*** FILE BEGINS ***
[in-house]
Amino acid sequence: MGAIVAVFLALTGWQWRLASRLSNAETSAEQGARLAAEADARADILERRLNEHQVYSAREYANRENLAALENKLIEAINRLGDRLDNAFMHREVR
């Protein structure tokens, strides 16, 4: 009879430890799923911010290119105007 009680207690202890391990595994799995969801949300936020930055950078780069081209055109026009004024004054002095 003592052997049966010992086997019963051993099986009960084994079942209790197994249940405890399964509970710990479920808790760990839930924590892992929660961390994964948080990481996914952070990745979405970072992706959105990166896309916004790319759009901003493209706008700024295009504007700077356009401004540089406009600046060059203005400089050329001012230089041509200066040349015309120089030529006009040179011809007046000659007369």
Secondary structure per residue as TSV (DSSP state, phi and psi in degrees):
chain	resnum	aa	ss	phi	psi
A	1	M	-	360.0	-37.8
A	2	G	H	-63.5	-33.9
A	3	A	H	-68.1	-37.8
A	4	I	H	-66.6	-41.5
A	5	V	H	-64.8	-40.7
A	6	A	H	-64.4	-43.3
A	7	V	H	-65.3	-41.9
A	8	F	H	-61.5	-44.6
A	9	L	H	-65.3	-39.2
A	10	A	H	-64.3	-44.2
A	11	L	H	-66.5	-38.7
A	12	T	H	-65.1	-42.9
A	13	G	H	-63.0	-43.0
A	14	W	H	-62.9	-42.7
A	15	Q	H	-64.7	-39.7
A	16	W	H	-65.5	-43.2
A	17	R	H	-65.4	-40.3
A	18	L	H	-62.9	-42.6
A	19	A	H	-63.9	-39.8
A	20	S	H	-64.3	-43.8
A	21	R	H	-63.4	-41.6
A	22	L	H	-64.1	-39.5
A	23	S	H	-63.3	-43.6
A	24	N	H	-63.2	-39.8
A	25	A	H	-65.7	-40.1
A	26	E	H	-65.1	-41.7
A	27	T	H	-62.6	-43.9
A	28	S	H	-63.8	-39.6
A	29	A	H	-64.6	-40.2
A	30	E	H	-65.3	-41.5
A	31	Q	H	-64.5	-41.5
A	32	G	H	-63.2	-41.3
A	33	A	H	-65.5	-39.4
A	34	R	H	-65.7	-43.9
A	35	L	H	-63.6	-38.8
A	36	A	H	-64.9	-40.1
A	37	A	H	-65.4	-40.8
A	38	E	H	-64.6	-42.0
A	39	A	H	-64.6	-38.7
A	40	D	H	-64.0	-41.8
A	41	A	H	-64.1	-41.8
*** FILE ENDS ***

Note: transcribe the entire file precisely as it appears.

[in-house]
Amino acid sequence: MGAIVAVFLALTGWQWRLASRLSNAETSAEQGARLAAEADARADILERRLNEHQVYSAREYANRENLAALENKLIEAINRLGDRLDNAFMHREVR
């Protein structure tokens, strides 16, 4: 009879430890799923911010290119105007 009680207690202890391990595994799995969801949300936020930055950078780069081209055109026009004024004054002095 003592052997049966010992086997019963051993099986009960084994079942209790197994249940405890399964509970710990479920808790760990839930924590892992929660961390994964948080990481996914952070990745979405970072992706959105990166896309916004790319759009901003493209706008700024295009504007700077356009401004540089406009600046060059203005400089050329001012230089041509200066040349015309120089030529006009040179011809007046000659007369």
Secondary structure per residue as TSV (DSSP state, phi and psi in degrees):
chain	resnum	aa	ss	phi	psi
A	1	M	-	360.0	-37.8
A	2	G	H	-63.5	-33.9
A	3	A	H	-68.1	-37.8
A	4	I	H	-66.6	-41.5
A	5	V	H	-64.8	-40.7
A	6	A	H	-64.4	-43.3
A	7	V	H	-65.3	-41.9
A	8	F	H	-61.5	-44.6
A	9	L	H	-65.3	-39.2
A	10	A	H	-64.3	-44.2
A	11	L	H	-66.5	-38.7
A	12	T	H	-65.1	-42.9
A	13	G	H	-63.0	-43.0
A	14	W	H	-62.9	-42.7
A	15	Q	H	-64.7	-39.7
A	16	W	H	-65.5	-43.2
A	17	R	H	-65.4	-40.3
A	18	L	H	-62.9	-42.6
A	19	A	H	-63.9	-39.8
A	20	S	H	-64.3	-43.8
A	21	R	H	-63.4	-41.6
A	22	L	H	-64.1	-39.5
A	23	S	H	-63.3	-43.6
A	24	N	H	-63.2	-39.8
A	25	A	H	-65.7	-40.1
A	26	E	H	-65.1	-41.7
A	27	T	H	-62.6	-43.9
A	28	S	H	-63.8	-39.6
A	29	A	H	-64.6	-40.2
A	30	E	H	-65.3	-41.5
A	31	Q	H	-64.5	-41.5
A	32	G	H	-63.2	-41.3
A	33	A	H	-65.5	-39.4
A	34	R	H	-65.7	-43.9
A	35	L	H	-63.6	-38.8
A	36	A	H	-64.9	-40.1
A	37	A	H	-65.4	-40.8
A	38	E	H	-64.6	-42.0
A	39	A	H	-64.6	-38.7
A	40	D	H	-64.0	-41.8
A	41	A	H	-64.1	-41.8